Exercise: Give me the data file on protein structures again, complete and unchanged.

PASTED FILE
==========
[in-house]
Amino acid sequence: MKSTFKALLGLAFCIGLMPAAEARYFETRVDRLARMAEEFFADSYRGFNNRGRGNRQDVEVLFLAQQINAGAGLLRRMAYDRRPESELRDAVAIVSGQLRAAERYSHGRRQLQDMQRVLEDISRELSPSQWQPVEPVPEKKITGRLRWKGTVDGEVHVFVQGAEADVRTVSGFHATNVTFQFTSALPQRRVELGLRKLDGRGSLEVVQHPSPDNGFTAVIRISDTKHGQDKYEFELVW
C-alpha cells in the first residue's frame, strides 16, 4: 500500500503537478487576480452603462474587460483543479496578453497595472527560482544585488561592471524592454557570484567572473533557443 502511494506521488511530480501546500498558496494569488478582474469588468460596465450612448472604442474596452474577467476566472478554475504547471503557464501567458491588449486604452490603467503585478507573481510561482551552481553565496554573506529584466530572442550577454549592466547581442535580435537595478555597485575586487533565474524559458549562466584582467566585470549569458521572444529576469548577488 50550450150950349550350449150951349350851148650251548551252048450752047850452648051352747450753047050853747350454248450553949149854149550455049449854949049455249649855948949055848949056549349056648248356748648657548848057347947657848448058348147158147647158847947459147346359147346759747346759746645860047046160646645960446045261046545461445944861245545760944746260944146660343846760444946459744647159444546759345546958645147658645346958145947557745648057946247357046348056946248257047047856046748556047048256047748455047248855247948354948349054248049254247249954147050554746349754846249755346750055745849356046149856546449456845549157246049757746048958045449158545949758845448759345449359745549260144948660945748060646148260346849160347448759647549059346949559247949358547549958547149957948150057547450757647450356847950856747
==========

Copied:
[in-house]
Amino acid sequence: MKSTFKALLGLAFCIGLMPAAEARYFETRVDRLARMAEEFFADSYRGFNNRGRGNRQDVEVLFLAQQINAGAGLLRRMAYDRRPESELRDAVAIVSGQLRAAERYSHGRRQLQDMQRVLEDISRELSPSQWQPVEPVPEKKITGRLRWKGTVDGEVHVFVQGAEADVRTVSGFHATNVTFQFTSALPQRRVELGLRKLDGRGSLEVVQHPSPDNGFTAVIRISDTKHGQDKYEFELVW
C-alpha cells in the first residue's frame, strides 16, 4: 500500500503537478487576480452603462474587460483543479496578453497595472527560482544585488561592471524592454557570484567572473533557443 502511494506521488511530480501546500498558496494569488478582474469588468460596465450612448472604442474596452474577467476566472478554475504547471503557464501567458491588449486604452490603467503585478507573481510561482551552481553565496554573506529584466530572442550577454549592466547581442535580435537595478555597485575586487533565474524559458549562466584582467566585470549569458521572444529576469548577488 50550450150950349550350449150951349350851148650251548551252048450752047850452648051352747450753047050853747350454248450553949149854149550455049449854949049455249649855948949055848949056549349056648248356748648657548848057347947657848448058348147158147647158847947459147346359147346759747346759746645860047046160646645960446045261046545461445944861245545760944746260944146660343846760444946459744647159444546759345546958645147658645346958145947557745648057946247357046348056946248257047047856046748556047048256047748455047248855247948354948349054248049254247249954147050554746349754846249755346750055745849356046149856546449456845549157246049757746048958045449158545949758845448759345449359745549260144948660945748060646148260346849160347448759647549059346949559247949358547549958547149957948150057547450757647450356847950856747